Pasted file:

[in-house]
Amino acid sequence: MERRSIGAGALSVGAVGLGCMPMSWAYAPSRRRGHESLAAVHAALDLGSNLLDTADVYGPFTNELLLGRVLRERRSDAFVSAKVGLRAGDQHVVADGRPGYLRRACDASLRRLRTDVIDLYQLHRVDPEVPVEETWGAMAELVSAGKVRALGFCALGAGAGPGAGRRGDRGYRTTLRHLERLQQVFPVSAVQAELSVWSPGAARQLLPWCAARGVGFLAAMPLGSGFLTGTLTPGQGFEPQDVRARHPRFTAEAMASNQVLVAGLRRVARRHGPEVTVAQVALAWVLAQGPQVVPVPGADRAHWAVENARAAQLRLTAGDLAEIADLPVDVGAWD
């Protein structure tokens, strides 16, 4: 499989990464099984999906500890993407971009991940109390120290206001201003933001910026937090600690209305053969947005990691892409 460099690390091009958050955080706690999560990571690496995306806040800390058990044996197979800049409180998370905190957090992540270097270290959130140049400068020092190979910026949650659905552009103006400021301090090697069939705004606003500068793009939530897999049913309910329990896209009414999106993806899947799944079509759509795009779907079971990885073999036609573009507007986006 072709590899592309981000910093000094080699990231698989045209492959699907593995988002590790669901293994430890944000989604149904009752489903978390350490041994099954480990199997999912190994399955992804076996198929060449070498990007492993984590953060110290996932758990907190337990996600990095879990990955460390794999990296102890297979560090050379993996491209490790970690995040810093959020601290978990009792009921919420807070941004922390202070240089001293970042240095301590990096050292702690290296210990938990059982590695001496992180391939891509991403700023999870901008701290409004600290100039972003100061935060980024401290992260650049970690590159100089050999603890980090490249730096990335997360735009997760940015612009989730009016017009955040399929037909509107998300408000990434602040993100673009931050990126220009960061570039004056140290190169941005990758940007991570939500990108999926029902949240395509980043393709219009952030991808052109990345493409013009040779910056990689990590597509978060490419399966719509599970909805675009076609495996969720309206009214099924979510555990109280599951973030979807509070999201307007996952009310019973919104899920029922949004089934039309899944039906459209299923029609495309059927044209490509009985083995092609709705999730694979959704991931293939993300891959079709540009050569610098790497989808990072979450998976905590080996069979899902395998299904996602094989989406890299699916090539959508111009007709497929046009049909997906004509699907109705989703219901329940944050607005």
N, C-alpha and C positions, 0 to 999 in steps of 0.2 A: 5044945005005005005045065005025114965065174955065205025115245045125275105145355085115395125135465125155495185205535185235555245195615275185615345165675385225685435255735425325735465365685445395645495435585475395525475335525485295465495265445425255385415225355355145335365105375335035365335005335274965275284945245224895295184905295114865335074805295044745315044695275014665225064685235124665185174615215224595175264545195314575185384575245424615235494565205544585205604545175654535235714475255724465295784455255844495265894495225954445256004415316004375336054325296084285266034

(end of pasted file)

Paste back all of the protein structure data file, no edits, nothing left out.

[in-house]
Amino acid sequence: MERRSIGAGALSVGAVGLGCMPMSWAYAPSRRRGHESLAAVHAALDLGSNLLDTADVYGPFTNELLLGRVLRERRSDAFVSAKVGLRAGDQHVVADGRPGYLRRACDASLRRLRTDVIDLYQLHRVDPEVPVEETWGAMAELVSAGKVRALGFCALGAGAGPGAGRRGDRGYRTTLRHLERLQQVFPVSAVQAELSVWSPGAARQLLPWCAARGVGFLAAMPLGSGFLTGTLTPGQGFEPQDVRARHPRFTAEAMASNQVLVAGLRRVARRHGPEVTVAQVALAWVLAQGPQVVPVPGADRAHWAVENARAAQLRLTAGDLAEIADLPVDVGAWD
């Protein structure tokens, strides 16, 4: 499989990464099984999906500890993407971009991940109390120290206001201003933001910026937090600690209305053969947005990691892409 460099690390091009958050955080706690999560990571690496995306806040800390058990044996197979800049409180998370905190957090992540270097270290959130140049400068020092190979910026949650659905552009103006400021301090090697069939705004606003500068793009939530897999049913309910329990896209009414999106993806899947799944079509759509795009779907079971990885073999036609573009507007986006 072709590899592309981000910093000094080699990231698989045209492959699907593995988002590790669901293994430890944000989604149904009752489903978390350490041994099954480990199997999912190994399955992804076996198929060449070498990007492993984590953060110290996932758990907190337990996600990095879990990955460390794999990296102890297979560090050379993996491209490790970690995040810093959020601290978990009792009921919420807070941004922390202070240089001293970042240095301590990096050292702690290296210990938990059982590695001496992180391939891509991403700023999870901008701290409004600290100039972003100061935060980024401290992260650049970690590159100089050999603890980090490249730096990335997360735009997760940015612009989730009016017009955040399929037909509107998300408000990434602040993100673009931050990126220009960061570039004056140290190169941005990758940007991570939500990108999926029902949240395509980043393709219009952030991808052109990345493409013009040779910056990689990590597509978060490419399966719509599970909805675009076609495996969720309206009214099924979510555990109280599951973030979807509070999201307007996952009310019973919104899920029922949004089934039309899944039906459209299923029609495309059927044209490509009985083995092609709705999730694979959704991931293939993300891959079709540009050569610098790497989808990072979450998976905590080996069979899902395998299904996602094989989406890299699916090539959508111009007709497929046009049909997906004509699907109705989703219901329940944050607005």
N, C-alpha and C positions, 0 to 999 in steps of 0.2 A: 5044945005005005005045065005025114965065174955065205025115245045125275105145355085115395125135465125155495185205535185235555245195615275185615345165675385225685435255735425325735465365685445395645495435585475395525475335525485295465495265445425255385415225355355145335365105375335035365335005335274965275284945245224895295184905295114865335074805295044745315044695275014665225064685235124665185174615215224595175264545195314575185384575245424615235494565205544585205604545175654535235714475255724465295784455255844495265894495225954445256004415316004375336054325296084285266034